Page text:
Parkers overall rating: 3.5 out of 5 3.5

Miles per pound (mpp) Miles per pound (mpp)

Reliable fuel consumption data for comparison purposes is not available for this model.

Fuel economy

A more stringent standard for fuel economy (WLTP) was introduced from September 2017, and this model was not required to undergo that test. Its fuel economy measured under the previous test system was 18 - 27 mpg. However these figures are less likely to be achievable in real world driving and so should never be compared to another car's mpg which was measured under the newer, more realistic WLTP system.

Early Grand Cherokees were very pricey from new and represented poor value for money, though this was addressed in 2006 with some hefty price cuts and better value Predator models. Fuel consumption and tax costs are high plus servicing the petrol models twice every 15,000 miles won’t be cheap either, so buyers will need deep pockets. The diesel is more economical, but with an average of just 28mpg it's less than impressive compared to other large diesel 4x4s.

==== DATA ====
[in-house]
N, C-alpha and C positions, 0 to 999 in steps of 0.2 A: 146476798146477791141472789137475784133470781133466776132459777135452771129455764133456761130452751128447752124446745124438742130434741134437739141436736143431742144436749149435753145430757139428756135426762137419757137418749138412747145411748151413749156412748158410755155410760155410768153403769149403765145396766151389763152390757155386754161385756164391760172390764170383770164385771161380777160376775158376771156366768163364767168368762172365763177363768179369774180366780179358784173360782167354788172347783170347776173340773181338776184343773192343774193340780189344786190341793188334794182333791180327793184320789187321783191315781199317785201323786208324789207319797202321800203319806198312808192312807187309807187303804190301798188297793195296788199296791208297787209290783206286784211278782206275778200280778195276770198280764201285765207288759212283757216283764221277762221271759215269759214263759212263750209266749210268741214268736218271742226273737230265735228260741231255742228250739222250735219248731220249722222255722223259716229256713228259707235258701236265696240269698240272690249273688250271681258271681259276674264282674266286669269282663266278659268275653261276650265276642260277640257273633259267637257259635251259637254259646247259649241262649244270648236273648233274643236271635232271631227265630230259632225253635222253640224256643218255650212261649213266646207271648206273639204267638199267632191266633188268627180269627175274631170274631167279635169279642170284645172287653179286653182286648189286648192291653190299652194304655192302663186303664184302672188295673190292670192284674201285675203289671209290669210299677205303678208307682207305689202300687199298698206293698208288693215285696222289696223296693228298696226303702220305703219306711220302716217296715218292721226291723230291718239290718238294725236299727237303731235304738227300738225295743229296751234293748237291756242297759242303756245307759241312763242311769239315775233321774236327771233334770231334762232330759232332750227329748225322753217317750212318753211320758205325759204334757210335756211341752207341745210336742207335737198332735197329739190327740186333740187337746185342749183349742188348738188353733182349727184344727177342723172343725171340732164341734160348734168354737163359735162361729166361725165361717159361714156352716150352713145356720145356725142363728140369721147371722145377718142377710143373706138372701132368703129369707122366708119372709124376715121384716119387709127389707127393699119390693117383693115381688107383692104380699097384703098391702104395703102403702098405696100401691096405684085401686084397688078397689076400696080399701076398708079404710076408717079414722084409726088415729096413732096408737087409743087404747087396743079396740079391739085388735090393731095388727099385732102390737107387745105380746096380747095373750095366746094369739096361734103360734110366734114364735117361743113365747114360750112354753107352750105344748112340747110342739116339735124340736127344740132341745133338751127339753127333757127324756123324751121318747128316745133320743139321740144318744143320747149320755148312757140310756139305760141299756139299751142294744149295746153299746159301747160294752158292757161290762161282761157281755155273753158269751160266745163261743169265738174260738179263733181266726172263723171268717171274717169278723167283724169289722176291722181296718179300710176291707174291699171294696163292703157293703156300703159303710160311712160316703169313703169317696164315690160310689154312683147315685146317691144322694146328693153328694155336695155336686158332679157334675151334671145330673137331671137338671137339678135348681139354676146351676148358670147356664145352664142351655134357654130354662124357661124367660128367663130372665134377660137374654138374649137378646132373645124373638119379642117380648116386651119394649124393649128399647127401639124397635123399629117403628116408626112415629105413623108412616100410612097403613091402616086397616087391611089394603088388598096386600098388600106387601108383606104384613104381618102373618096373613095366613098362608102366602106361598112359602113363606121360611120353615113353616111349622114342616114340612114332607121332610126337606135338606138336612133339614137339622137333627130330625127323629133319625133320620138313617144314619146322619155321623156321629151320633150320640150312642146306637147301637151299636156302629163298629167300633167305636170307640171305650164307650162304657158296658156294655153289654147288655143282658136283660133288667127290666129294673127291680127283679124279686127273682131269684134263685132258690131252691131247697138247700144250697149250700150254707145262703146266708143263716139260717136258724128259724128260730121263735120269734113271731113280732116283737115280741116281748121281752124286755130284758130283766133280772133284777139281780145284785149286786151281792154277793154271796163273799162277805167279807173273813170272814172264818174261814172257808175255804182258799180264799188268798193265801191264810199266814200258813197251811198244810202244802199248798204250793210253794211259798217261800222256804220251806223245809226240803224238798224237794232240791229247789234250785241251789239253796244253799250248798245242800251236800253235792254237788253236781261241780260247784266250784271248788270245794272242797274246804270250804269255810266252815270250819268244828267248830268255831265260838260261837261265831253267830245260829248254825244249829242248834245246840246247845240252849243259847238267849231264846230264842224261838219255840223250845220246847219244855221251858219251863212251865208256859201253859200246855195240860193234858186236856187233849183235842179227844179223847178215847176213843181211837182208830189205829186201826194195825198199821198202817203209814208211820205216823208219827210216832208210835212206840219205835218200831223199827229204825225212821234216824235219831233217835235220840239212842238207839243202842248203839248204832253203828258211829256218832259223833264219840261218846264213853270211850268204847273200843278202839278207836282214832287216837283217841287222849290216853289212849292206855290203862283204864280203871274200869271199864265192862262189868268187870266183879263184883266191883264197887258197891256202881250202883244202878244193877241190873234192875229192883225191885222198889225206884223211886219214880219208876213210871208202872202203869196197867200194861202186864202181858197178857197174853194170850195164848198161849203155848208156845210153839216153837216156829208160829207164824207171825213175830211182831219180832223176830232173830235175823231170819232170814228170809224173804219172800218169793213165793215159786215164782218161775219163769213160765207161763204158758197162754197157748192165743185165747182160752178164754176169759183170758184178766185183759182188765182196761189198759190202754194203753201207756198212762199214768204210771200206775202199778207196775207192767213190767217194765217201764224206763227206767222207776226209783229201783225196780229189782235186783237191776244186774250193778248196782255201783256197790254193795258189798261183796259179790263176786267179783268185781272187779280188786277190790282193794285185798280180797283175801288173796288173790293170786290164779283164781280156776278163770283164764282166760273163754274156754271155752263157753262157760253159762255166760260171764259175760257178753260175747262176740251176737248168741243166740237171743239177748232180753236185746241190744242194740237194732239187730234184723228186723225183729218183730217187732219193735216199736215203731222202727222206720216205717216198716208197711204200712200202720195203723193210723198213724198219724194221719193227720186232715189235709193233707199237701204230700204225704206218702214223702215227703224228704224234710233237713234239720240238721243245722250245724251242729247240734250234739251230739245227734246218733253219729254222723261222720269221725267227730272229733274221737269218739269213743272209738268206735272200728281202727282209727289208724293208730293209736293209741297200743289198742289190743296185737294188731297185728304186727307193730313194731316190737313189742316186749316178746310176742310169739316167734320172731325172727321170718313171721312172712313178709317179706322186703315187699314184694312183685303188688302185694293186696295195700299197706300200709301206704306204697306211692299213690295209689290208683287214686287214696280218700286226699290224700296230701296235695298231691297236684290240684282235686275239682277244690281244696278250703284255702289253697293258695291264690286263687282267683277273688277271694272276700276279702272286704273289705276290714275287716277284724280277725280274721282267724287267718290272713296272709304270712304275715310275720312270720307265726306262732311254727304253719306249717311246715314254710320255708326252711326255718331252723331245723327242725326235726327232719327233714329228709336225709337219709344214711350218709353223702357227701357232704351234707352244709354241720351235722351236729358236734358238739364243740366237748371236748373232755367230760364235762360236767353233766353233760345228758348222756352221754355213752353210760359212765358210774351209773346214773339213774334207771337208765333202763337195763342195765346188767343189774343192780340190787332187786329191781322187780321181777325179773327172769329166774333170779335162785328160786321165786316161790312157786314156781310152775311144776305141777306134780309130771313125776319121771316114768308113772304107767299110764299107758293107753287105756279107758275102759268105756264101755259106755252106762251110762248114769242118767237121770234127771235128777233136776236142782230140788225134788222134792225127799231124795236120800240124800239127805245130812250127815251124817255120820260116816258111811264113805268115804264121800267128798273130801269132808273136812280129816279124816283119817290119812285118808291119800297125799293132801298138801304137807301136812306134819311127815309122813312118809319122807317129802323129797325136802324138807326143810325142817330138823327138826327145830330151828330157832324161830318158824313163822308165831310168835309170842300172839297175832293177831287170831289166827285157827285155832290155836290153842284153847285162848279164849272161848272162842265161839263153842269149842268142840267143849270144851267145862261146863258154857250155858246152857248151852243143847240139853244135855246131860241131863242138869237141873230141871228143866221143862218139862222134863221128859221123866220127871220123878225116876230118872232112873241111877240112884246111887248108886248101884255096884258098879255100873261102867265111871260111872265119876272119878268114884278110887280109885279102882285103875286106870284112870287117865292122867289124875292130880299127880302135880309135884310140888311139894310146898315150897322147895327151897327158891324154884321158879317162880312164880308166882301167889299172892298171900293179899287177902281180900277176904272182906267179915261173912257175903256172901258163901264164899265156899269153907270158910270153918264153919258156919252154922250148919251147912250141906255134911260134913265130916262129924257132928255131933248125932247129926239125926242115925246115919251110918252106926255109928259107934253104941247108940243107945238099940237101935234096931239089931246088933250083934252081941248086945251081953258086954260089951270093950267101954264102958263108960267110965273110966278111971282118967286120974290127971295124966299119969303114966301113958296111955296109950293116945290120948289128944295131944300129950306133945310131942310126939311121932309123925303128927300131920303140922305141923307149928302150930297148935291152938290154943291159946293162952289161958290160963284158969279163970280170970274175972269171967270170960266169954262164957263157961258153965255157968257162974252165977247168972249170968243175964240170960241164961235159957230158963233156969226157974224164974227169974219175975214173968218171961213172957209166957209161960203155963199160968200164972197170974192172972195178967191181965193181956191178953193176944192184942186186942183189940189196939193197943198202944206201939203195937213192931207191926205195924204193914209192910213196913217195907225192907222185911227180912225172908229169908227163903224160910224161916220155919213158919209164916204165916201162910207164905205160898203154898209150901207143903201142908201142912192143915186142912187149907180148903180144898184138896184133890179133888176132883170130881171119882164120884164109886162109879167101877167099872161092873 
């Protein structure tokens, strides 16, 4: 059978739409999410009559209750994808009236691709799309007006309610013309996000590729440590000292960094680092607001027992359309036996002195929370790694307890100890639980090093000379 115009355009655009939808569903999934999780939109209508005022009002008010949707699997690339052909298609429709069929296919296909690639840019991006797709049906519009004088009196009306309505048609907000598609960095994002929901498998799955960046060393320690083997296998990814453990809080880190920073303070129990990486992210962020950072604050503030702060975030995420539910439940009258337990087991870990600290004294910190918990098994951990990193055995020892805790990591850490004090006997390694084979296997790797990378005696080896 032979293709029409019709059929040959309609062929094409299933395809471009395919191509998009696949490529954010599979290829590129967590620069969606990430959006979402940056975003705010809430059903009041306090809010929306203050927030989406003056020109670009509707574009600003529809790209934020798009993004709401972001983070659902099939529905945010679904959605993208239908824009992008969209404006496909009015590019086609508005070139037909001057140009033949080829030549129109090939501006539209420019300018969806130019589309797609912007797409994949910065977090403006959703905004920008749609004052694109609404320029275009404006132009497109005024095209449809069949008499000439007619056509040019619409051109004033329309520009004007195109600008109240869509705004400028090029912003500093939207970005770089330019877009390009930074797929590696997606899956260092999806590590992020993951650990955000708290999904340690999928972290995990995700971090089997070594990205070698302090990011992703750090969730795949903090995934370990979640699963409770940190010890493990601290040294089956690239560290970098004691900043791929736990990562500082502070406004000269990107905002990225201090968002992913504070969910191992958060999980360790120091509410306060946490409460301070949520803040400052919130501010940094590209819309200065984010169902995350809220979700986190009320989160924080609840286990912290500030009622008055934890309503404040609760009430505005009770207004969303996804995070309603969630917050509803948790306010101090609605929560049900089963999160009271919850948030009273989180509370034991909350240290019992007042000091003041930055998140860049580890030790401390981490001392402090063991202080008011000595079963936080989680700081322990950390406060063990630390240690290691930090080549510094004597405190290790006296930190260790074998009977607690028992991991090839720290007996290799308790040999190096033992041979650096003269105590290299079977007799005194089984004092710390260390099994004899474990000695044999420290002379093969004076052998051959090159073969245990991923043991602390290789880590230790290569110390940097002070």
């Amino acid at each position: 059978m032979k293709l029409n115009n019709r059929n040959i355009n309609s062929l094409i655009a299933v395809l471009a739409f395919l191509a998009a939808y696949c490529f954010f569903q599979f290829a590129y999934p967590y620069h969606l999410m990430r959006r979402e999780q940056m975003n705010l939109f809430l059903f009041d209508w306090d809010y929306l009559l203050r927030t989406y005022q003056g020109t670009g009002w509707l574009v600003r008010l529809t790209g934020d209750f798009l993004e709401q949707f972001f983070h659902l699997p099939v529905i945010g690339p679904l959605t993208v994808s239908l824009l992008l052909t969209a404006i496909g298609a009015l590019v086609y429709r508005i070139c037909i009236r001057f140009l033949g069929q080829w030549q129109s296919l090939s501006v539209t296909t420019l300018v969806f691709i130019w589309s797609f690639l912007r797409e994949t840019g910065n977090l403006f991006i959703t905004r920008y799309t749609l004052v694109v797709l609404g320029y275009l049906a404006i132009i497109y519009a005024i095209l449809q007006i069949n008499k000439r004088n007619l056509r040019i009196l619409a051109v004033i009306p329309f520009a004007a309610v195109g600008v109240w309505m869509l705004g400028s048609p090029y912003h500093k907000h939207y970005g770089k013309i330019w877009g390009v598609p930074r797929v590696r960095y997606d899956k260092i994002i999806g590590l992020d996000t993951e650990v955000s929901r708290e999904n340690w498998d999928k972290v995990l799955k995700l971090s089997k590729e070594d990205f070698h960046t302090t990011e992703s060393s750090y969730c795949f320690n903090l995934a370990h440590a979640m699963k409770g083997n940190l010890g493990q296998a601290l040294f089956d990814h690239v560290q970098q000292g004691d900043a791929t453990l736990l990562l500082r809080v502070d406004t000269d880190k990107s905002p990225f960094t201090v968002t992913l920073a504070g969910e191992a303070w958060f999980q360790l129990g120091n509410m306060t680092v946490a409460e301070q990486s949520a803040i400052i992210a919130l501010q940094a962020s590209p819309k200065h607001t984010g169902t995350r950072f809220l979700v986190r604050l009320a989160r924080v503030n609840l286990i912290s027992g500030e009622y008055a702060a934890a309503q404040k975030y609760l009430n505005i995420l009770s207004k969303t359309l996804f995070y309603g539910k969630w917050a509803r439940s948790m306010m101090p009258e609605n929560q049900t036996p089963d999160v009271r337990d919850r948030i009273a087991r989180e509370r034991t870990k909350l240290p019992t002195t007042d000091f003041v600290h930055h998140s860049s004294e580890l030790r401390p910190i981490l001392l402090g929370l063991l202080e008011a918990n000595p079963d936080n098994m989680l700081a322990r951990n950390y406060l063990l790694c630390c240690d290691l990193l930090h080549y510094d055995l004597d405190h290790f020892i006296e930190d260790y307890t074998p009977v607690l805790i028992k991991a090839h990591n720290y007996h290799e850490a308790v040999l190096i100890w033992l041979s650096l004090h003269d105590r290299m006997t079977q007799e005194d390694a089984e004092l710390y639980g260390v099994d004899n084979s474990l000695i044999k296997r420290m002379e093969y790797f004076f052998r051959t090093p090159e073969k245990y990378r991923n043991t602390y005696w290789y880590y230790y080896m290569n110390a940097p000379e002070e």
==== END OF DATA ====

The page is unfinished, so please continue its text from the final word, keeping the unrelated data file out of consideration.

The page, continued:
Buyers in need of a heavy-duty off-roader tend to be hit with expensive road tax, as large 4x4s are thirsty and emit high levels of CO2. The Grand Cherokee is no different, with the hefty 4.7-litre and 5.7-litre petrol engines producing 352g/km CO2 and 366g/km CO2 respectively. That puts them well into the higher tax bands and both only return around 18mpg.

The 3.0-litre diesel fares slightly better - it manages 28mpg but although emissions are lower at 270g/km CO2, it's just as pricey to tax.

The Mercedes-Benz-developed diesel and relaxed American V8s with more frequent service intervals should mean few mechanical problems. Faults with the previous model were relatively few and the robust interior should stand up to wear and tear.

Ongoing running costs

Road tax (12 months) £330 - £580
See tax rates for all versions
Insurance group 34 - 41
How much is it to insure?